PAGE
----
City Council Adopts Hermiston’s Vision for Next 20 Years

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The city of Hermiston officially has a pathway to its future – or at least the next 20 years.

On Monday, the Hermiston City Council adopted the Hermiston 2040 Community Vision & Action Plan giving the city a clearly-defined set of goals aimed at enhancing the overall quality of life for the community.

The project has been two years in the making, involving literally thousands of community members in order to, as Mayor Dave Drotzmann said, provide a “great vision for the city for the next 20 years.”

Working with Sara Singer Wilson of SSW Consulting, the project’s Community Vision Steering Committee outlined four primary goals for the city to achieve by 2040:

  • Create a Growing & Prosperous Hermiston
  • Create a Safe & Healthy Hermiston
  • Create a Connected & Engaged Hermiston
  • Create a Sustainable Hermiston

Each goal has a set of actions designed to achieve the goal. For example, under growth and prosperity, action items include expanding retail and dining options, increasing housing opportunities for people of all income levels, creating economic opportunities for all, and providing “world-class education and support services” for all.

The Hermiston City Council adopted its vision for the future Monday night by approving the Hermiston 204 Community Vision & Action Plan.

Other action items that fall under the other three categories include providing diverse recreational and wellness opportunities, addressing the issue of homelessness, providing more attractions and events for all ages, expanding the library, building a museum to celebrate Hermiston’s history and cultural awareness, investing in alternative energy infrastructure, providing more recycling opportunities, reducing traffic congestion by adding more streets, creating more downtown parking, and strengthening the city’s airport.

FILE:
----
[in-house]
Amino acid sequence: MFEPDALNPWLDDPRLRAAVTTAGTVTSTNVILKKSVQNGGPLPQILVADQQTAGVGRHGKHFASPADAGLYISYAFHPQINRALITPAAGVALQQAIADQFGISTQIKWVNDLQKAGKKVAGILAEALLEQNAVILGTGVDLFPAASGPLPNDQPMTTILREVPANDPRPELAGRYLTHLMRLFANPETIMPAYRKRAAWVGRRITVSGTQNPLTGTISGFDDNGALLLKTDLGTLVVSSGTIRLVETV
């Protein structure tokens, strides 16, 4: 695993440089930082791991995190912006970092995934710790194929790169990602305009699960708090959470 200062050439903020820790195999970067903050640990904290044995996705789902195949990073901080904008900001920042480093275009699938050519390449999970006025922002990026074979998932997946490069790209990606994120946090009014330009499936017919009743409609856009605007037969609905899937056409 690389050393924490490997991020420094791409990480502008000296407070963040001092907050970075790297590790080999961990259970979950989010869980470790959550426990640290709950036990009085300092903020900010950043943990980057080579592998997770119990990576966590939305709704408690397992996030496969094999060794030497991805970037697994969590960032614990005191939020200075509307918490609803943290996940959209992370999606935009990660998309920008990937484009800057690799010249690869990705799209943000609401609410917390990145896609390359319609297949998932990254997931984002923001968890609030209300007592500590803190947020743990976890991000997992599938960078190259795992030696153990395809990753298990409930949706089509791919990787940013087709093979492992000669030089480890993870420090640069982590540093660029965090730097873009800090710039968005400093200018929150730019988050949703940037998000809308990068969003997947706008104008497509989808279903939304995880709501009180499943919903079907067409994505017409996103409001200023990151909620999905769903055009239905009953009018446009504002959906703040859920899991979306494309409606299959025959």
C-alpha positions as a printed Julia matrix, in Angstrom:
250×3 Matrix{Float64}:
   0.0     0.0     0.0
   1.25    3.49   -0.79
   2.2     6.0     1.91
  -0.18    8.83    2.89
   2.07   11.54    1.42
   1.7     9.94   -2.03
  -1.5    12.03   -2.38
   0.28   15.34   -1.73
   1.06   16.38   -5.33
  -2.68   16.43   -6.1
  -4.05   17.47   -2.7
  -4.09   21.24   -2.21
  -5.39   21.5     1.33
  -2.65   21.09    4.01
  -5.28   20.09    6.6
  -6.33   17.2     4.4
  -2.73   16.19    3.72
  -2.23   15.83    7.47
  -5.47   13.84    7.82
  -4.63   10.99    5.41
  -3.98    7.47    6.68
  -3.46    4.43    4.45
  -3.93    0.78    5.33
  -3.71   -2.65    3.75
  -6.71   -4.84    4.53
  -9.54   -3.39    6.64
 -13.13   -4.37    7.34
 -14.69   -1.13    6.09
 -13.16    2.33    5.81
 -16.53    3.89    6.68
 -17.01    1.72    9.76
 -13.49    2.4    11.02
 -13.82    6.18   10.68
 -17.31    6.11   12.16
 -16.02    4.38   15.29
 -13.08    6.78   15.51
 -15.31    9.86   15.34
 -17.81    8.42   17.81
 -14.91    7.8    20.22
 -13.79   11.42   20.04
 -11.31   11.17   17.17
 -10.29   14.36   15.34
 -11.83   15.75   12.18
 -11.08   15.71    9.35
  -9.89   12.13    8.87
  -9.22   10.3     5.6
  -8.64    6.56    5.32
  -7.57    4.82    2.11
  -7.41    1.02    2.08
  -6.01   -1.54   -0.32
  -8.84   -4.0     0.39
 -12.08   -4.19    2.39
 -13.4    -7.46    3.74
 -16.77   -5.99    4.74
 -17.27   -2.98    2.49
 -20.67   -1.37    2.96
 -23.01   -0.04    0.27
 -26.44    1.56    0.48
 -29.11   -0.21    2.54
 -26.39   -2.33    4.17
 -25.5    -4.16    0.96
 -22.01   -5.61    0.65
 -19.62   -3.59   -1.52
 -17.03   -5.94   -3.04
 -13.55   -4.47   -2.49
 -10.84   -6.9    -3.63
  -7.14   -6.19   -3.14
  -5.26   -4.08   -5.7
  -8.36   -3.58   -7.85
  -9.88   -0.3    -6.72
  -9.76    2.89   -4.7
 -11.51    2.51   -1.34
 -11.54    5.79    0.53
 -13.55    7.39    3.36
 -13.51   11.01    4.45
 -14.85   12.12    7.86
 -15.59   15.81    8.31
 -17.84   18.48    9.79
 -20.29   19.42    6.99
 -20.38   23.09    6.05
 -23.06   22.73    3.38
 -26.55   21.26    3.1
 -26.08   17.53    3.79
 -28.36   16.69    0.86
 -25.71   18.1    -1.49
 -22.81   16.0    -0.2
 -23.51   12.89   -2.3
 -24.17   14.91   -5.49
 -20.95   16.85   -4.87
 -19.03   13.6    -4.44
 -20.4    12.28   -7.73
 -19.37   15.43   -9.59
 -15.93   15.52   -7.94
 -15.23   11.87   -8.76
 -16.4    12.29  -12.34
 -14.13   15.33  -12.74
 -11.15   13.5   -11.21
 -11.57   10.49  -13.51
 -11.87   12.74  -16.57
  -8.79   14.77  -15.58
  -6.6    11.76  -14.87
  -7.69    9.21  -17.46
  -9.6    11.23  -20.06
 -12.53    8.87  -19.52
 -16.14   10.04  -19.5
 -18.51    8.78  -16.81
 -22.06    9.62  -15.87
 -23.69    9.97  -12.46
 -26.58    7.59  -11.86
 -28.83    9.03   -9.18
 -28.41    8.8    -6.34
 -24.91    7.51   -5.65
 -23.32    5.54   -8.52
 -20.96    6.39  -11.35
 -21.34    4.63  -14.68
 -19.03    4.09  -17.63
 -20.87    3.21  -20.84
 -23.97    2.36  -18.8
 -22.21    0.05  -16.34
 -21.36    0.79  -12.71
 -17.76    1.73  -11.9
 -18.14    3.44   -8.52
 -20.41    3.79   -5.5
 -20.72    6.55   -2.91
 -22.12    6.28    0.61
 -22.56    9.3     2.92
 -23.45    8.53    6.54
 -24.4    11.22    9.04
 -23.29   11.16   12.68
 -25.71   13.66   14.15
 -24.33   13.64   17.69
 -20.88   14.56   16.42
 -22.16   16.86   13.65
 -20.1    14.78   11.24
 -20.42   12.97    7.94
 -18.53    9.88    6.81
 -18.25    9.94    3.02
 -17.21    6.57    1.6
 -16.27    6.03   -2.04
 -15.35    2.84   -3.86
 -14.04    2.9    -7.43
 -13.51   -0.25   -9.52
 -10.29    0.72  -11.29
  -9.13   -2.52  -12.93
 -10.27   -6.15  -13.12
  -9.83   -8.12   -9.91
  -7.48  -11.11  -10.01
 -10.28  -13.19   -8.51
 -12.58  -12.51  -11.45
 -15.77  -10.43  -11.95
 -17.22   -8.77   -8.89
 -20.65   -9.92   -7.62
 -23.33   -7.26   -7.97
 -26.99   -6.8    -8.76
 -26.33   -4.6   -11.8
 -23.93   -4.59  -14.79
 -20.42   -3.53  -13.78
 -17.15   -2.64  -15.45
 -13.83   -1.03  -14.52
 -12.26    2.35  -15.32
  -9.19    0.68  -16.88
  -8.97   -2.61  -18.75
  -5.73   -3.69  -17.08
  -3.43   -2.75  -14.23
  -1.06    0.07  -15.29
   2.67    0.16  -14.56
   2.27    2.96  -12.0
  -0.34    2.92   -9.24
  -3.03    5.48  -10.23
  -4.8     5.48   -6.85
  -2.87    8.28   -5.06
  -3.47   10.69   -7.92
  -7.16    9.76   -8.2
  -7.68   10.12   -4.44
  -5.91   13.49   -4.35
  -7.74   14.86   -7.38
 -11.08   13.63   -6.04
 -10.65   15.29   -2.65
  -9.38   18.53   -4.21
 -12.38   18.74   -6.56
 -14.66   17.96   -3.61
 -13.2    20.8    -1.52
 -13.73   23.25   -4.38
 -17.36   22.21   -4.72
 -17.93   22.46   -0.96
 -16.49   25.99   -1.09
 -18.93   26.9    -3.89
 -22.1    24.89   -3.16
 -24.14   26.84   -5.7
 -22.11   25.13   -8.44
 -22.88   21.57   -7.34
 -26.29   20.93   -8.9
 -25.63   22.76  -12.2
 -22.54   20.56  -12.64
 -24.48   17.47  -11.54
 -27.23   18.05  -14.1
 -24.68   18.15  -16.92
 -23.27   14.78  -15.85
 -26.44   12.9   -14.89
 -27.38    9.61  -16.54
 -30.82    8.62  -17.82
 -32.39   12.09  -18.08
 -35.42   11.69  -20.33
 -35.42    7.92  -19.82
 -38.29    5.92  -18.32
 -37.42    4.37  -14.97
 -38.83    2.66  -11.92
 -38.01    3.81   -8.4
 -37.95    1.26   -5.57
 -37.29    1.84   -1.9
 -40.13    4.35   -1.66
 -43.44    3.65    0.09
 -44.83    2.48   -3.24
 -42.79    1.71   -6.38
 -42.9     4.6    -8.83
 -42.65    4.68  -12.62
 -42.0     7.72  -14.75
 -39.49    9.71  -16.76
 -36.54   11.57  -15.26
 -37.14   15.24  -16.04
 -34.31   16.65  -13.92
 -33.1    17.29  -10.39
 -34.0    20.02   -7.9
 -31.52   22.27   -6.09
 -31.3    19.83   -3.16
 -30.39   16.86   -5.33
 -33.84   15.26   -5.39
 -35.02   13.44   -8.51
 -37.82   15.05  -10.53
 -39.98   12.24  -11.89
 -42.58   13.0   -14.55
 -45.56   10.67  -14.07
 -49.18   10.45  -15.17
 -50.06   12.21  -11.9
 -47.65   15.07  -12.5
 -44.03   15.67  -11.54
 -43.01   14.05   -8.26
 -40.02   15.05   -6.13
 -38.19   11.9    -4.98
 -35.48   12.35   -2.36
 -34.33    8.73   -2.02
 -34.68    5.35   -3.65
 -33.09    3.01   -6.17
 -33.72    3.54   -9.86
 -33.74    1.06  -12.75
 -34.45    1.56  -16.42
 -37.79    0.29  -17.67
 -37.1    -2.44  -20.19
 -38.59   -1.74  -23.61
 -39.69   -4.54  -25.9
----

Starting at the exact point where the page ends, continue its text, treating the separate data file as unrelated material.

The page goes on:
The next step in the project is to find the people and resources necessary to achieve the goals.

“We’ll be discussing (at the next council meeting) what the oversight committee looks like and develop priorities,” said City Manager Byron Smith.

Jer Pratton, a member of the Hermiston 2040 steering committee, said he has been involved in similar projects in other cities and they all had varying degrees of success. The work, he said, has only just begun – great ideas are one thing, implementing them is another. Pratton said the city must focus on three key areas.

“You have to push beyond just ideas,” Pratton said. “You need to prioritize which ideas will really make a difference.”

Finding the money is next. “The city can’t pay for all this,” he said.

And third, the project needs people willing to put in the time and effort to make things happen.

“You need all three, but prioritization is the biggest step right now,” he said.

During Monday’s council meeting, Wilson went over the steps the city took to arrive at its vision for the next 20 years. It began with extensive outreach to community members with online surveys, vision labs, focus groups, as well as an open house.

More than 1,000 people responded to online surveys offering their ideas for enhancing Hermiston’s future.

“We took that feedback and extracted the themes and really started thinking about what we are hearing from the community,” she told the council. “That’s where we started zeroing in on what is the vision for Hermiston – what is it that people want to see 20 years from now.”

To download the full Hermiston 2040 plan, visit the city’s website and click on Hermiston 2040 Report.

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